The New Year of 1918 dawned in France with the dreary hangover of what had come before. The Great War continued to drag on in its unimaginable fourth year, with France and its scorched northeast corner, along with occupied Belgium, constituting one of the war’s most strategic battlegrounds. People in France marched on blindly and wearily, as their soldiers died and were maimed, consumer prices skyrocketed, and the headlines continued to nauseate and to outrage. Nor was there really any firm evidence that the end was near, in 1918 or beyond.
It was noted even at the time every calendar year of the War, from 1914 on, had a different character, a different feel. Each one, 1915, 1916, 1917, evoked a different set of disasters each in its own way. But 1918, as Winston Churchill remarked, brought a new intensity to the fight. The Western Front itself defined the War for the French as the German forces attacked the Allies (France and Britain and its empire, including Canada) in trenches that ran from the North Sea to Switzerland, only to be attacked in return. On it went, even as Russia pulled out in January, and the Americans finally began fighting in May. Germany launched no fewer than five offensives through the spring and summer, specifically to knock out the Allies before the Americans could enter the War. The USA entered combat somewhat earlier than the previously projected date of 1919, but even so the Germans nearly managed to pull the whole thing off.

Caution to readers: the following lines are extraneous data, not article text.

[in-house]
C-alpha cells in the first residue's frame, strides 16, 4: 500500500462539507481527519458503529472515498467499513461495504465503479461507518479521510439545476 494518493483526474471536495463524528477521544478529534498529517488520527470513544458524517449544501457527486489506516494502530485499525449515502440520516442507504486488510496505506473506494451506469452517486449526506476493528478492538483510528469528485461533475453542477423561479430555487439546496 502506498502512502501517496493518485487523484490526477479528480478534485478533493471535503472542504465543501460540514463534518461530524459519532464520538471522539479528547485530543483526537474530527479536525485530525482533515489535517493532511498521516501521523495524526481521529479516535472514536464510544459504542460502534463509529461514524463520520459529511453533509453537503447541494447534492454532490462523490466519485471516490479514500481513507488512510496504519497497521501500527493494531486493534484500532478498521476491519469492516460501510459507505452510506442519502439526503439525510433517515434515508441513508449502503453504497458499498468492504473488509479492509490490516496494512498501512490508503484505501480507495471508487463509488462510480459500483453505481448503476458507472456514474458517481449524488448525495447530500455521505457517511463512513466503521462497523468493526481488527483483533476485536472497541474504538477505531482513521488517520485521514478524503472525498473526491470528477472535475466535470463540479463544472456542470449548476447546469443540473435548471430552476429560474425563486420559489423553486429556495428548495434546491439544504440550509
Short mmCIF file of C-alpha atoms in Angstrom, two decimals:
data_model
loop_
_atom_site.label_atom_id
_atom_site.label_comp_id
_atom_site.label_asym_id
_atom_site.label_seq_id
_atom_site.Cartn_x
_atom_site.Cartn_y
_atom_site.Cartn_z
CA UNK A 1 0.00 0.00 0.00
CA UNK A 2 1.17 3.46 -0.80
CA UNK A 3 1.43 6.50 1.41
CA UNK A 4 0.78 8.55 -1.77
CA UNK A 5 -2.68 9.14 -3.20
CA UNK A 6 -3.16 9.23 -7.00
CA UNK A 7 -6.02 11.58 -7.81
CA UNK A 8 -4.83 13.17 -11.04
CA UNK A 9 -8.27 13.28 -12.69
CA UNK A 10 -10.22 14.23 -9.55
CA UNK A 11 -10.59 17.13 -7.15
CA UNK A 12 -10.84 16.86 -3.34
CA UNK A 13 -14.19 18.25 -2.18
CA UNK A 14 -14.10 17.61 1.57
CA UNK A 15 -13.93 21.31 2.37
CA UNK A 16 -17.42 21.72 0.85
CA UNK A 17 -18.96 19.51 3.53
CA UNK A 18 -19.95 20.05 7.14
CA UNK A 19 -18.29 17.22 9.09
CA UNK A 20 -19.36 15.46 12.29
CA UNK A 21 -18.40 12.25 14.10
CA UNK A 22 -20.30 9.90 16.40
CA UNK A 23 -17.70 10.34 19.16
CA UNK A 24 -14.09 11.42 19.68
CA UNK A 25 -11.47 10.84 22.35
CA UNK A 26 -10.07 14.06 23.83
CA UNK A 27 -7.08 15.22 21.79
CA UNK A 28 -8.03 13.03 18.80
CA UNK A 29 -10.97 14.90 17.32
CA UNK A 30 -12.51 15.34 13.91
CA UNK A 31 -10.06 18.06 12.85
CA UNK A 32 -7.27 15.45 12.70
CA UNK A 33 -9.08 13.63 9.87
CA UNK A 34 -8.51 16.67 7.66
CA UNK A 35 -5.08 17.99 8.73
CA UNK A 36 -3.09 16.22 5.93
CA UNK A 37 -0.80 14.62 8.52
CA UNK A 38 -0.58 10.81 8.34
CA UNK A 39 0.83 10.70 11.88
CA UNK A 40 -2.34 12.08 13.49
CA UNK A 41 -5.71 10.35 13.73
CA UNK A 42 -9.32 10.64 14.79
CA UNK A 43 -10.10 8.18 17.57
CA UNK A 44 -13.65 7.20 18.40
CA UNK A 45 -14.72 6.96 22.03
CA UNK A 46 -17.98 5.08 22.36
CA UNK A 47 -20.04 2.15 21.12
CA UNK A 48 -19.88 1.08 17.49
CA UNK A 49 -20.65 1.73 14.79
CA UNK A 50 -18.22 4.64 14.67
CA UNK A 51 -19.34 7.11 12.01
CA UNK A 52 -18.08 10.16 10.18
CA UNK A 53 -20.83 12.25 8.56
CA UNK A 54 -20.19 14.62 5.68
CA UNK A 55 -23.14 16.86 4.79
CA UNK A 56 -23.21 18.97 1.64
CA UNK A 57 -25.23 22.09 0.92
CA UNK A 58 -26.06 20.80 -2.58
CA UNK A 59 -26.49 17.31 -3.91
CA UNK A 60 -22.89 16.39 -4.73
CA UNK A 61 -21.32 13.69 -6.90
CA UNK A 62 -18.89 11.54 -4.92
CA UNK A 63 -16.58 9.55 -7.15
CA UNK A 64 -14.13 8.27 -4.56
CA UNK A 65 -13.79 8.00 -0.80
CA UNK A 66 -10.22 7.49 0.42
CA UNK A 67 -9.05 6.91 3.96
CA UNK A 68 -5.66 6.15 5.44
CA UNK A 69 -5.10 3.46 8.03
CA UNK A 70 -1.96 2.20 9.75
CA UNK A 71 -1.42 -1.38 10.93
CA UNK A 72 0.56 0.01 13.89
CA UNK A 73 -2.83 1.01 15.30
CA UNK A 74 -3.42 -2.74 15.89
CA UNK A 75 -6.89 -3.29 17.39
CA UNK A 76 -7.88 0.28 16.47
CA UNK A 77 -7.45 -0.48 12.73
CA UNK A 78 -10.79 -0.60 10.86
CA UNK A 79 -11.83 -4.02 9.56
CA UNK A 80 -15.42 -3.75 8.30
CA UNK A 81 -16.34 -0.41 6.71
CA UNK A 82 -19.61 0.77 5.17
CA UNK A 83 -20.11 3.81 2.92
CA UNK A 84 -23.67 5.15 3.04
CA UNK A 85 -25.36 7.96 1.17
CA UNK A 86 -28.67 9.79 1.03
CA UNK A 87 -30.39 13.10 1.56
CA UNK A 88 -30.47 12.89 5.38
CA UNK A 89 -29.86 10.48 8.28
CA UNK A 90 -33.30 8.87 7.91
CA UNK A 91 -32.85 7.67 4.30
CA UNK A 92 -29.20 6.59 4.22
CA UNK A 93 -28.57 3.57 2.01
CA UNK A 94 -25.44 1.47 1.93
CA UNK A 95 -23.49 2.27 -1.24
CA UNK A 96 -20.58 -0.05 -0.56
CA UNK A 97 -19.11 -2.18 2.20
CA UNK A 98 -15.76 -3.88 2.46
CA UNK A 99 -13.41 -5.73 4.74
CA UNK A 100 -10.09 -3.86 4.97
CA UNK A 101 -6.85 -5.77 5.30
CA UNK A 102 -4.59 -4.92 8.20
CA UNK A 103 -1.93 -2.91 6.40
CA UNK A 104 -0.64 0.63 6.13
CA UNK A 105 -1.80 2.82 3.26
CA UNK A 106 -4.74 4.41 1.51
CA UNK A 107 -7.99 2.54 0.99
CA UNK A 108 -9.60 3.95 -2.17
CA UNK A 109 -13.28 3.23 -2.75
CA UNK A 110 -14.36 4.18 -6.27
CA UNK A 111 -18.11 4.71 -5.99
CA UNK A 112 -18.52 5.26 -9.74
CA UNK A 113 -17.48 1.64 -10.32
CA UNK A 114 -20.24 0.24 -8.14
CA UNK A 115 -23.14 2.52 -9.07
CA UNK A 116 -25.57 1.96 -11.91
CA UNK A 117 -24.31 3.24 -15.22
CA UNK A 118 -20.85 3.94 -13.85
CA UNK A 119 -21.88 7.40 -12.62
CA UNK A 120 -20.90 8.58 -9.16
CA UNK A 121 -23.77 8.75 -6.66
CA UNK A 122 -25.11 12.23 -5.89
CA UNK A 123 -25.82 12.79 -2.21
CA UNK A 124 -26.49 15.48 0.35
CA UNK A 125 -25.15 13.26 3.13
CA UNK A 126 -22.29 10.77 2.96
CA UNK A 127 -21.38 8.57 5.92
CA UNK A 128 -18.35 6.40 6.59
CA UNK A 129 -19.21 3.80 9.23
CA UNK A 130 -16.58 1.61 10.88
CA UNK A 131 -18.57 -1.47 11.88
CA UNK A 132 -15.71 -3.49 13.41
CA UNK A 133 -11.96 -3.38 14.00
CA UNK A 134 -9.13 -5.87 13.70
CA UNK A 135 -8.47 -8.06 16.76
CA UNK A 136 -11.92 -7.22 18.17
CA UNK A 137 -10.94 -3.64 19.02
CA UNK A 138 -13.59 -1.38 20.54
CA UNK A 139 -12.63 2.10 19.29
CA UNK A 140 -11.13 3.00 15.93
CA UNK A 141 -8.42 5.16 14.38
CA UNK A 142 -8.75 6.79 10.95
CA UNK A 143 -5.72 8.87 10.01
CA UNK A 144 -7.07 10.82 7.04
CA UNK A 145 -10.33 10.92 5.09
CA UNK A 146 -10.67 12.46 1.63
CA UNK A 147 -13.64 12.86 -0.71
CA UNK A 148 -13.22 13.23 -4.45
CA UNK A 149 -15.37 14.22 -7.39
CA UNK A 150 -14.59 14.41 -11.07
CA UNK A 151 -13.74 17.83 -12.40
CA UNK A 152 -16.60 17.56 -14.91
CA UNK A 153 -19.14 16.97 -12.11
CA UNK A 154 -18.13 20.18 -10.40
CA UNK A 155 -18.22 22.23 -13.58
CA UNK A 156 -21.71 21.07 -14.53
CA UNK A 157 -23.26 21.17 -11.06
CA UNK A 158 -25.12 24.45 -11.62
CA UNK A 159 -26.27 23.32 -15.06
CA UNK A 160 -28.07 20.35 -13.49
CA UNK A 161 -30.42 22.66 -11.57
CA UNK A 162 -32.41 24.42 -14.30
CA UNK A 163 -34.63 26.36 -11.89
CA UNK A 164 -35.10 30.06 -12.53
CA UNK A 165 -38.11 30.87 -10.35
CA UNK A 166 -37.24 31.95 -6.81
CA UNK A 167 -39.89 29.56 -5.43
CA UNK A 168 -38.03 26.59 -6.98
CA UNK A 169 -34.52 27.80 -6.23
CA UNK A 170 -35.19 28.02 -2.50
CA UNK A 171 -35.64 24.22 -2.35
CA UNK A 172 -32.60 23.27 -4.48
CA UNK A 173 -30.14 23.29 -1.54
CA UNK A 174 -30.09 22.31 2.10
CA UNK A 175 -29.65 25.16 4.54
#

By this time, the streets of Paris had changed. The bustle of daily life in the Belle Epoque was gone, the streets deserted with so many men away and as the women took over the work needed to make war run. The streets at night instead roared with trucks in convoys, and trains loaded with equipment. One million Frenchwomen were working in manufacturing and in munitions (although mothers of young children were banned from making armaments). The new war-fed bureaucracy also required thousands of women as typists and phone receptionists.
Although there were food shortages, France derived some advantage, for a change, from being less industrialized than the other “great” powers. This meant that in 1914 42% of its workers were still involved in agriculture, and although it was a hardship on the farms to have the men away, there was enough food production to prevent the starvation that visited Germany, Austria, and Russia. The cost of living had risen 80% by 1917, and this resulted in many farmers making small fortunes. Women who were working also received a small stipend if they had children; many women had spending money for the first time. Even so, with price controls many bakeries went bankrupt, and it was the urban middle classes who suffered the most. The coal had given out the previous winter, and it was now rationed along with oil and some foodstuffs.
Women may have been working, but they were poorly paid in munitions and for the first time, subject to industrial accidents and workplace-spread diseases from being at close quarters with so many other people. There was certainly food in France, but it was women who were expected to line up for it, and also to care for children; for those who had employment, virtually no allowances in these areas were made. Women also took to the roads and the trains on weekends in search of food in the countryside.